By using this discovery a new drug can be developed against the disease. Medicines that will stop the progressing of the disease and also those that will help to prevent the occurrence of the disease would soon be discovered. TPM21 is the protein that blocks the neurotoxin Abeta. This is known as beta-amyloid peptide, which is responsible for the onset of Alzheimer's. TPM21 blocks
Abeta production without causing any side effects. But St George-Hyslop also cautioned that it has yet to be tested in animals and that a drug to mimic its antitoxin effects is likely at least five years away.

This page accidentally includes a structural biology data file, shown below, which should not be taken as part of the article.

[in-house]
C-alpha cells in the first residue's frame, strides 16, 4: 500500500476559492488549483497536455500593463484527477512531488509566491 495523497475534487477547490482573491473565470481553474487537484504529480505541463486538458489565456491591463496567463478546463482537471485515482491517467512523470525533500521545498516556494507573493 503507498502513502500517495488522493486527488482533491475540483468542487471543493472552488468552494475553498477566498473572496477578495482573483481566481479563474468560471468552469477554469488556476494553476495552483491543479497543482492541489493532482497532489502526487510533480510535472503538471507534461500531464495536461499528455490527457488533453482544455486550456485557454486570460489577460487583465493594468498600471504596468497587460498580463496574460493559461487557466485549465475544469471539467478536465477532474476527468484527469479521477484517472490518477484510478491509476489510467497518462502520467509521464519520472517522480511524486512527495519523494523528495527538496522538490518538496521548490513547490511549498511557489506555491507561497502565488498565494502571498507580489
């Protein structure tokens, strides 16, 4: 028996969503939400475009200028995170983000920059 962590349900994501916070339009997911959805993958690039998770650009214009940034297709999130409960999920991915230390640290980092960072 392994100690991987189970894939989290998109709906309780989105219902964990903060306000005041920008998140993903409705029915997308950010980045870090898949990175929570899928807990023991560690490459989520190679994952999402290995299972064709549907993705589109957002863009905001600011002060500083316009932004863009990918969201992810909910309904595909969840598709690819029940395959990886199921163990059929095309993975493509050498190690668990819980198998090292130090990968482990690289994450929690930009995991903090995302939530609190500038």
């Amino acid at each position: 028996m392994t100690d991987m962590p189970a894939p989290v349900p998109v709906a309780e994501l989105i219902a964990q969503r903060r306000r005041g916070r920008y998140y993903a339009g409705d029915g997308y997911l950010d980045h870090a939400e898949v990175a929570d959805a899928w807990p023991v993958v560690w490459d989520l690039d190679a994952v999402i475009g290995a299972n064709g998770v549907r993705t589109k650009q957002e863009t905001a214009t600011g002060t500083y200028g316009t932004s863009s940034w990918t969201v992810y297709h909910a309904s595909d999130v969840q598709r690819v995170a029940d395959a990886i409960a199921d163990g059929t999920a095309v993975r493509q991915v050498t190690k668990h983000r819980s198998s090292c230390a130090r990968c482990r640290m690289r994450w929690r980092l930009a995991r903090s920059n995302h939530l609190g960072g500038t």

The crucial point is now to discover a small molecule that resembles and functions in the same way as this protein. Abeta-blocking compound would likely be used in conjunction with other therapies, such as a promising new Alzheimer's vaccine. Alzheimer's drug therapy would also require ongoing doses over a patient's lifetime. Dr. B. Lynn Beattie, chair of the research policy committee for the Alzheimer Society of Canada, cautioned that the disease has an enormously complex biochemistry and that this newly revealed protein represents just one step in the development of the disease.